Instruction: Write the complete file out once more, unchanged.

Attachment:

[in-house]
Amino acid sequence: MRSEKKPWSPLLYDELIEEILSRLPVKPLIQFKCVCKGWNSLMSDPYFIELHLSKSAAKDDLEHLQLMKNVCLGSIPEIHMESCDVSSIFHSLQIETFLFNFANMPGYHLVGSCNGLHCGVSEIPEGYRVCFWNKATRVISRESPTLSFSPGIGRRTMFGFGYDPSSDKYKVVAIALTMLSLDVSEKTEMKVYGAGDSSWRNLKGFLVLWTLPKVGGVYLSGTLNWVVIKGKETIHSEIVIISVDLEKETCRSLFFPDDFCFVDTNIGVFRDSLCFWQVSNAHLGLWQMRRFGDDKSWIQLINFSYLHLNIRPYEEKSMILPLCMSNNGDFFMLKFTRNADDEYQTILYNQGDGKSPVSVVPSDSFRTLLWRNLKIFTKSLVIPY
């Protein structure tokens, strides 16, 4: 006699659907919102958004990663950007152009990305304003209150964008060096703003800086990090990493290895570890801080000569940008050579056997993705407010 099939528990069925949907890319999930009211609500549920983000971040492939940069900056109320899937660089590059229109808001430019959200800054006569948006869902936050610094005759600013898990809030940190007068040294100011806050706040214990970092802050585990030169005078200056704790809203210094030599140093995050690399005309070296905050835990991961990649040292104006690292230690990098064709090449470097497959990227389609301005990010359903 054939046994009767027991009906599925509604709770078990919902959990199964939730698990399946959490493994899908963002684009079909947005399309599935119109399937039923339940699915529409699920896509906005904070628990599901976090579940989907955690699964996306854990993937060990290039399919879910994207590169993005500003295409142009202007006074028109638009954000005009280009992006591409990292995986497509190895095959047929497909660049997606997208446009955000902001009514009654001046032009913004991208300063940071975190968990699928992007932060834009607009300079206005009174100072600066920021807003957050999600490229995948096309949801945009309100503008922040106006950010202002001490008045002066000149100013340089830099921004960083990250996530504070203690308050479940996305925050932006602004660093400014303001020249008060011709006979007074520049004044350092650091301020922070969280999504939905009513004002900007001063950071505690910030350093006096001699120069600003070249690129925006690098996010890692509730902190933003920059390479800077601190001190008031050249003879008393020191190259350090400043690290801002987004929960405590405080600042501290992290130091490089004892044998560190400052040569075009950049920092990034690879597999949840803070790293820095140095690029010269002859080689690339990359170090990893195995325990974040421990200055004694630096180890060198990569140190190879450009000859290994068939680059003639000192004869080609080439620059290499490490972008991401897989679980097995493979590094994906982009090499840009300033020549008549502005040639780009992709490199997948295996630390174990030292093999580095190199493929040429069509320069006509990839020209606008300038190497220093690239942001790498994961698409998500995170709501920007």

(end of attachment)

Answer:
[in-house]
Amino acid sequence: MRSEKKPWSPLLYDELIEEILSRLPVKPLIQFKCVCKGWNSLMSDPYFIELHLSKSAAKDDLEHLQLMKNVCLGSIPEIHMESCDVSSIFHSLQIETFLFNFANMPGYHLVGSCNGLHCGVSEIPEGYRVCFWNKATRVISRESPTLSFSPGIGRRTMFGFGYDPSSDKYKVVAIALTMLSLDVSEKTEMKVYGAGDSSWRNLKGFLVLWTLPKVGGVYLSGTLNWVVIKGKETIHSEIVIISVDLEKETCRSLFFPDDFCFVDTNIGVFRDSLCFWQVSNAHLGLWQMRRFGDDKSWIQLINFSYLHLNIRPYEEKSMILPLCMSNNGDFFMLKFTRNADDEYQTILYNQGDGKSPVSVVPSDSFRTLLWRNLKIFTKSLVIPY
């Protein structure tokens, strides 16, 4: 006699659907919102958004990663950007152009990305304003209150964008060096703003800086990090990493290895570890801080000569940008050579056997993705407010 099939528990069925949907890319999930009211609500549920983000971040492939940069900056109320899937660089590059229109808001430019959200800054006569948006869902936050610094005759600013898990809030940190007068040294100011806050706040214990970092802050585990030169005078200056704790809203210094030599140093995050690399005309070296905050835990991961990649040292104006690292230690990098064709090449470097497959990227389609301005990010359903 054939046994009767027991009906599925509604709770078990919902959990199964939730698990399946959490493994899908963002684009079909947005399309599935119109399937039923339940699915529409699920896509906005904070628990599901976090579940989907955690699964996306854990993937060990290039399919879910994207590169993005500003295409142009202007006074028109638009954000005009280009992006591409990292995986497509190895095959047929497909660049997606997208446009955000902001009514009654001046032009913004991208300063940071975190968990699928992007932060834009607009300079206005009174100072600066920021807003957050999600490229995948096309949801945009309100503008922040106006950010202002001490008045002066000149100013340089830099921004960083990250996530504070203690308050479940996305925050932006602004660093400014303001020249008060011709006979007074520049004044350092650091301020922070969280999504939905009513004002900007001063950071505690910030350093006096001699120069600003070249690129925006690098996010890692509730902190933003920059390479800077601190001190008031050249003879008393020191190259350090400043690290801002987004929960405590405080600042501290992290130091490089004892044998560190400052040569075009950049920092990034690879597999949840803070790293820095140095690029010269002859080689690339990359170090990893195995325990974040421990200055004694630096180890060198990569140190190879450009000859290994068939680059003639000192004869080609080439620059290499490490972008991401897989679980097995493979590094994906982009090499840009300033020549008549502005040639780009992709490199997948295996630390174990030292093999580095190199493929040429069509320069006509990839020209606008300038190497220093690239942001790498994961698409998500995170709501920007």